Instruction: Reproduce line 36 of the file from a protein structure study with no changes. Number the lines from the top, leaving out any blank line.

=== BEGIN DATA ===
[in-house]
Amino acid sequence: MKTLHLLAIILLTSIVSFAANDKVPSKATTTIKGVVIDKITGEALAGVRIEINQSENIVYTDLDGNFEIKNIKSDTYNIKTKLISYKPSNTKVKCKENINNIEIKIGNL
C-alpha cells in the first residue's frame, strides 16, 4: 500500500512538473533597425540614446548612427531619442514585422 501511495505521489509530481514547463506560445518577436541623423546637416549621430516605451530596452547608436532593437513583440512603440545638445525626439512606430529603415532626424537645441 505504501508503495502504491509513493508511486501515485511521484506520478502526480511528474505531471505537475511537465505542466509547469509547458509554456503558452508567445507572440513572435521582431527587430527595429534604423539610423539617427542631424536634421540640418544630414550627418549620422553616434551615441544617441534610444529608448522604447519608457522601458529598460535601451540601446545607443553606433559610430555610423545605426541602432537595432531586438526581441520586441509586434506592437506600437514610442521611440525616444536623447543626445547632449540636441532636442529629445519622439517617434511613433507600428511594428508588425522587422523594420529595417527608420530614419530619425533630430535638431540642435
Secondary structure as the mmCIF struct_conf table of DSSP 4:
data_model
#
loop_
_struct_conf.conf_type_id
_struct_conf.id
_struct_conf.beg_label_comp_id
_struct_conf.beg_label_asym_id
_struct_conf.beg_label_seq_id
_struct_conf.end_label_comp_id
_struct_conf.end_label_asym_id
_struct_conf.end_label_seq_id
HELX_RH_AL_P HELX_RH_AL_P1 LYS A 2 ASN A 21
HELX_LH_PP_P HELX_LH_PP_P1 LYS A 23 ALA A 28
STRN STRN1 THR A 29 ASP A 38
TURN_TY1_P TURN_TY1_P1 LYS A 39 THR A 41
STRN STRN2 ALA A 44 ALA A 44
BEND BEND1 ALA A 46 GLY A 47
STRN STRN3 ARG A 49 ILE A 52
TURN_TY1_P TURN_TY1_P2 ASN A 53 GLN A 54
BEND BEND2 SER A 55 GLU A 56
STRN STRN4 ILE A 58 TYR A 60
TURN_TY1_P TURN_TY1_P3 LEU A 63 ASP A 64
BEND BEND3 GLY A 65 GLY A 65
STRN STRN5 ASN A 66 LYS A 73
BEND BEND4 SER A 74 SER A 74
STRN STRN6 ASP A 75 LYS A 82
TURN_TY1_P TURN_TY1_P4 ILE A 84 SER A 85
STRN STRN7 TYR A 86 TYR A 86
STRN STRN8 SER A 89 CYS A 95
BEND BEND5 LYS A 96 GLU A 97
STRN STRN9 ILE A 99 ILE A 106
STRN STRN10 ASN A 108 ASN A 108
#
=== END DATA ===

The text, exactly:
STRN STRN10 ASN A 108 ASN A 108